The only disadvantage to adding an additional backup level is that one more backup volume read will typically be required to restore data. Site administrators must make the tradeoff between the additional time required for processing restores and the increase in efficiency of the backup process. Since backups run continuously and restore requests are typically much less frequent, most sites will benefit from an increase in the number of backup levels.

Comparison of Backup Server Loads

To see how multi-level TeraMerge® impacts backup performance, the data from two active sites totalling almost ten terabytes is averaged below. Both sites use a four level backup strategy with Bi-Annual, Monthly, Weekly and Daily backups. Data processing for each backup level on a daily basis is summarized as a percentage of the total data:

Workload Comparison as a Percentage of Total Backup Data Size

Backup Level     Frequency   2 Level   3 Level   4 Level
Bi-Annual        182 days                          .6%
Monthly           28 days                3.6%      .8%
Weekly             7 days     14.3%      1.3%     1.3%
Daily              1 day       2.6%      2.6%     2.6%

                              ------    ------   ------
Average Daily Load            16.9%      7.5%     5.3%

The full backup load for each strategy is estimated as the current full data size divided by the number of days in the full cycle (7, 28, and 182 respectively). The selection of 28 days to represent a month is done to synchronize Monthly and Weekly processing. As a result there are 13 months (364 days) in a year and a new full backup is generated every 6.5 months. This actually results in the generation of 7 monthly backups per full backup cycle in the four level strategy. This extra amount of data processing has been included in these results.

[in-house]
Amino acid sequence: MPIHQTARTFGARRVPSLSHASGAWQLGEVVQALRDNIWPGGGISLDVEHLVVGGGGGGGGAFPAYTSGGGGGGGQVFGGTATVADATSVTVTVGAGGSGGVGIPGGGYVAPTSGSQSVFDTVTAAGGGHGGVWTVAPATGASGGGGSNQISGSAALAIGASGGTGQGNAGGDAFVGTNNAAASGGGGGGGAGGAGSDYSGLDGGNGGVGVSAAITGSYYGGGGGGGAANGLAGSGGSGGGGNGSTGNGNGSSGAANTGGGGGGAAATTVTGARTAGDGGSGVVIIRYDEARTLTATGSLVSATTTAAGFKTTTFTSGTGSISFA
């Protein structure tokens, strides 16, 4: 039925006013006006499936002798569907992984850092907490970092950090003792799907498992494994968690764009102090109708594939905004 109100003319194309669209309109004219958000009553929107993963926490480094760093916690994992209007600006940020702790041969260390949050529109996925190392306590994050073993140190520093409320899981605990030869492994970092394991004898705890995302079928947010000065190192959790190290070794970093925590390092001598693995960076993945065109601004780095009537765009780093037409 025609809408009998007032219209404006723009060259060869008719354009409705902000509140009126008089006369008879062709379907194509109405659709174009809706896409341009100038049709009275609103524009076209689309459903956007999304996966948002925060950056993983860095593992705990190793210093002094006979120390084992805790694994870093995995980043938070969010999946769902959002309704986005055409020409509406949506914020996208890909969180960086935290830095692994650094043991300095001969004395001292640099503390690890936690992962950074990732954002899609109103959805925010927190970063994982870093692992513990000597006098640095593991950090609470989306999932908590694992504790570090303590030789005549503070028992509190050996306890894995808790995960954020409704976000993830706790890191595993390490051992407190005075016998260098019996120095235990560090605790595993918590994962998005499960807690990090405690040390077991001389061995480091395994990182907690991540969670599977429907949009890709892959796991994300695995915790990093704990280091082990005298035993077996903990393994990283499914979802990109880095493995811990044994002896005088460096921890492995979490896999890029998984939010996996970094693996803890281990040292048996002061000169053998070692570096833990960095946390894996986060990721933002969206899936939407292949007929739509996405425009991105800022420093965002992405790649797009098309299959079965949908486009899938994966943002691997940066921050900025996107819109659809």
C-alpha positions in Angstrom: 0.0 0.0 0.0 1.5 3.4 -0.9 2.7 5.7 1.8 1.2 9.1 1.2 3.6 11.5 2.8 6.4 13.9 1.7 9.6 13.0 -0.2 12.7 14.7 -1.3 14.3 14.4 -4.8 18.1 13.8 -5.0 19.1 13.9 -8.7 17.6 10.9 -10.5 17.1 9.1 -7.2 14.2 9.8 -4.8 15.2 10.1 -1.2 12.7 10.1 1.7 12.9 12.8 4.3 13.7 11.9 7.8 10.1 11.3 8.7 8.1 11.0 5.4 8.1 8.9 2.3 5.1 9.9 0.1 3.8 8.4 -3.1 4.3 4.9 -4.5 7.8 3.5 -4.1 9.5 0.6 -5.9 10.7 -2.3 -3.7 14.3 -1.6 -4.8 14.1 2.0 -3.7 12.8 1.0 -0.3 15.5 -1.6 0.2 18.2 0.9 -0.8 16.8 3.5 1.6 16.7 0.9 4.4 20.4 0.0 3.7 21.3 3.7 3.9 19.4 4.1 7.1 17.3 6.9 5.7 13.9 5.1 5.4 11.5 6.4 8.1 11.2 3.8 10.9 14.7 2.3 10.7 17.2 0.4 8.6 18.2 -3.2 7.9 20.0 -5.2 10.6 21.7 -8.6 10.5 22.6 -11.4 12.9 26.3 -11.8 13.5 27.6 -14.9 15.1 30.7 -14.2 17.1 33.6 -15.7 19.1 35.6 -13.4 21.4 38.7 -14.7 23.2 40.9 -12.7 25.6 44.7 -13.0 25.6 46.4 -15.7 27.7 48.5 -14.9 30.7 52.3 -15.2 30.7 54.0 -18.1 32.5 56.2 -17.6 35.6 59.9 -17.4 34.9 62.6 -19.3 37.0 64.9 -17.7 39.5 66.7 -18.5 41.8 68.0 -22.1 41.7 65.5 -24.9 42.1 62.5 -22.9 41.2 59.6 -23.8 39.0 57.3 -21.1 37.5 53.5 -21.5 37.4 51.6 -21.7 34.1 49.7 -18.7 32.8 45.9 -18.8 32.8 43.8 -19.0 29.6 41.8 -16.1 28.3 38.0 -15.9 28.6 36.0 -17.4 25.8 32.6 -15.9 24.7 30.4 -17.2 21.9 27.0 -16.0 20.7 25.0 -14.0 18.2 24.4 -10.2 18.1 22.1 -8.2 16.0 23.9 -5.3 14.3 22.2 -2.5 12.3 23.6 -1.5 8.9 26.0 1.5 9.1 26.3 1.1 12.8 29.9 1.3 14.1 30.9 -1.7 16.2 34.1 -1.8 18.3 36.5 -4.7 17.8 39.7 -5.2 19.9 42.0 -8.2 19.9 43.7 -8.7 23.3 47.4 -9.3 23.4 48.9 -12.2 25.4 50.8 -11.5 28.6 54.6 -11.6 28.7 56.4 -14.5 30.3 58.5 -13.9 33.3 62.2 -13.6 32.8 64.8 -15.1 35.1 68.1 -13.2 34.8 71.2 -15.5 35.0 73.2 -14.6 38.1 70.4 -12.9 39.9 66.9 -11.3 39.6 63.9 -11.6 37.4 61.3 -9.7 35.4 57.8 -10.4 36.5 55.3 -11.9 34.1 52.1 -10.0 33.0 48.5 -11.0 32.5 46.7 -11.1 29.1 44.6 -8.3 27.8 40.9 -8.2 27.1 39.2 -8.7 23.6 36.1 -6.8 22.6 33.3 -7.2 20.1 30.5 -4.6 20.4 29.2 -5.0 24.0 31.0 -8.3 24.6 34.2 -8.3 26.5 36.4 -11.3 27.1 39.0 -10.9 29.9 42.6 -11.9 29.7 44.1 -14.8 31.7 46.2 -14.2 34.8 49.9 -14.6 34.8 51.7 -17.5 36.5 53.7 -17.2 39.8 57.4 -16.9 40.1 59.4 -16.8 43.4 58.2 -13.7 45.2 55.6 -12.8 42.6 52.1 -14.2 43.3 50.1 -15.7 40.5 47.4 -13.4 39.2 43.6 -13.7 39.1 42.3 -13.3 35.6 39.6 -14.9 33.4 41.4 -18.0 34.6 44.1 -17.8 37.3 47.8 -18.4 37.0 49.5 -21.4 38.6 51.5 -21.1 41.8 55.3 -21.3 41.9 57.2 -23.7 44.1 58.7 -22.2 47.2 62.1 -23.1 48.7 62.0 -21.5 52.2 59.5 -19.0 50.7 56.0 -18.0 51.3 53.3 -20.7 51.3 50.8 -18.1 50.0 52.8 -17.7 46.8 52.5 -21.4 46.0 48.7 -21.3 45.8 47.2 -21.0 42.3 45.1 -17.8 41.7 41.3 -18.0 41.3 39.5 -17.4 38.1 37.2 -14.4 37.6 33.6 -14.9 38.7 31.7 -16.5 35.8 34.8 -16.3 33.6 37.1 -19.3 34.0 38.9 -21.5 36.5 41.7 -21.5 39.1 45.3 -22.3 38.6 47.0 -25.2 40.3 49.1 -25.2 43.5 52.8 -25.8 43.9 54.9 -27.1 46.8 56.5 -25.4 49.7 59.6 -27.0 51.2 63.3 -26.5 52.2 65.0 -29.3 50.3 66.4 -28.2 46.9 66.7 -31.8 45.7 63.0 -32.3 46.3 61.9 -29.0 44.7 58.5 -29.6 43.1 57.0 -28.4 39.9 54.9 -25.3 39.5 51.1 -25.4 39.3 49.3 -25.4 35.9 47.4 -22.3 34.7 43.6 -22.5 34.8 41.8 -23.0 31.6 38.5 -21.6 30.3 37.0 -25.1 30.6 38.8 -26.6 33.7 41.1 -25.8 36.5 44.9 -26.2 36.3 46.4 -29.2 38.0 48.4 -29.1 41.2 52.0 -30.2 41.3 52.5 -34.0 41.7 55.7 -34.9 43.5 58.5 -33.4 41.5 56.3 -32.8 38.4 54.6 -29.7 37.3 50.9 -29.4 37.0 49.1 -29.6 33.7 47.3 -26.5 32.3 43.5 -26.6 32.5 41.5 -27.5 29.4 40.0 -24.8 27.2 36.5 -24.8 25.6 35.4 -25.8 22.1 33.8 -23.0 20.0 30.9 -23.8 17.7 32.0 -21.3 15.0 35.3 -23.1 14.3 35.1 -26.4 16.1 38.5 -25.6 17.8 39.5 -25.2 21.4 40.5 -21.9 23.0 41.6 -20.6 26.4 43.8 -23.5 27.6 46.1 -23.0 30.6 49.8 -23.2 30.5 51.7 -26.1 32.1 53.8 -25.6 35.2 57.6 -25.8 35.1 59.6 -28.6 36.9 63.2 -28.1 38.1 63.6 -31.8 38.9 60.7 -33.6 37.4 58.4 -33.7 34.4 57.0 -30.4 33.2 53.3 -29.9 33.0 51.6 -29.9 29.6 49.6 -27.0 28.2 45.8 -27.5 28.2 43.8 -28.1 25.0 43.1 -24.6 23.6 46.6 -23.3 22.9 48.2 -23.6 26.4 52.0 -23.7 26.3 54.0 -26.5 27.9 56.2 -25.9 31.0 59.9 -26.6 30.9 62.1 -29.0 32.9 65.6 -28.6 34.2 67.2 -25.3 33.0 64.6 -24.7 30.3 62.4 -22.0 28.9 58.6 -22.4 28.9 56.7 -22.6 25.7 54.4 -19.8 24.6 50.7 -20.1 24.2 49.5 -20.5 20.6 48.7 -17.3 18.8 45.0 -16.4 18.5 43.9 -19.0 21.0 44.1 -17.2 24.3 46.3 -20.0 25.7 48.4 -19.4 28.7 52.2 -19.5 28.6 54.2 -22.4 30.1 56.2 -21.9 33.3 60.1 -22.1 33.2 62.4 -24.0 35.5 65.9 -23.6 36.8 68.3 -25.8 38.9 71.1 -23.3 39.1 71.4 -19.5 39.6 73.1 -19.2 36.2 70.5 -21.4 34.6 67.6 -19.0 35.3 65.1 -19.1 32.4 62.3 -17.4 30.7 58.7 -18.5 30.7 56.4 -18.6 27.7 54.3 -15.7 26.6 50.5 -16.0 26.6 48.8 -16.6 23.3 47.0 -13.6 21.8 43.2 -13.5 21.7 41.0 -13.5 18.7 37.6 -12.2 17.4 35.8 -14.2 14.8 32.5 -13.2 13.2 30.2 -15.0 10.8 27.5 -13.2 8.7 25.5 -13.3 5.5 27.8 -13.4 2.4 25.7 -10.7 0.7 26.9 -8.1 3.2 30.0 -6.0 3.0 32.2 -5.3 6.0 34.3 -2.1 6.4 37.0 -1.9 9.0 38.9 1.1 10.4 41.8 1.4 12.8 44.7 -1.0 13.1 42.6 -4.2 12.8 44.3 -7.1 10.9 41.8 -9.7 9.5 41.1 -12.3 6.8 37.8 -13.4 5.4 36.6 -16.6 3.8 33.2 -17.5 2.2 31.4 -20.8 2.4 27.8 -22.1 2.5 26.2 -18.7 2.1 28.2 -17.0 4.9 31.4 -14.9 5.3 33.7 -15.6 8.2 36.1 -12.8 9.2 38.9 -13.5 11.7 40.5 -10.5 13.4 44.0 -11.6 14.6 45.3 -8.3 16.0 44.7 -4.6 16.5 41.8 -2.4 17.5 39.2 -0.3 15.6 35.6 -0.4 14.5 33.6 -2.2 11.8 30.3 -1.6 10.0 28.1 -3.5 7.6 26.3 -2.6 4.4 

Note that the data load for all three strategies is the same for the Daily backup. This is because once a week, for each strategy, the incremental data is merged and removed from the cache. For the two level strategy, the Weekly full backup represents 1/7th of the total data that must be processed each day. Even though only a small percentage of data is changing, the two level strategy must constantly recopy unchanged data. With three backup levels, the impact that full backup processing has on the server’s average daily load is reduced by a factor of four and the total workload is reduced by more than fifty percent. Moving to a four level strategy reduces server workloads even further, allowing the same backup server to support over 3 times the amount of data compared with the two level strategy.

Another interesting statistic is the amount of daily work that actually comes off of the network. TiBS tracks the percentage of data generated over the network and the percentage of data that is reused from the backup cache. Both sites we reviewed had a network percentage of approximately 50%. This means that for a one-week daily cycle about 1.3% of the total data size comes from the backup clients each day. An important result of the TeraMerge® process is that any number of backup levels may be configured on the backup server without impacting the workload placed on networks or backup clients.

Inherent Data Redundancy/Disaster Recovery Protection

Each TeraMerge® created synthetic backup volume is a product of two other volumes (an older lower level backup and a cumulative incremental). After the first synthetic consolidation there are actually two copies of each backup consolidation (one is a product of one or more backup volumes). This gives an inherent protection against data loss due to media failure, if appropriate data retention policies are maintained.

Offsite Management Considerations

Multiple level merging allows customers to reduce the workload on backup servers allowing a single server to support larger amounts of data. TiBS also provides a mirroring option for offsite considerations. Data is typically written to a pair of tapes at approximately 75% the data rate of unmirrored tape writes. For example, moving from a two level to a four level strategy and mirroring all tapes will still result in a server that can support twice as much data, while creating tapes for offsite and onsite purposes. Even greater time efficiencies and cost savings can be found if tape usage is combined with the Disk Library Interface (DLI).


The extension of TeraMerge® to support multiple levels of backup provides large, distributed sites with the flexibility to trade off restore times, tape costs, and backup server loading. Data sizes continue to grow and so do related costs. TiBS now supports multiple level backup strategies that allow customers to continue to scale data while controlling the cost of data protection.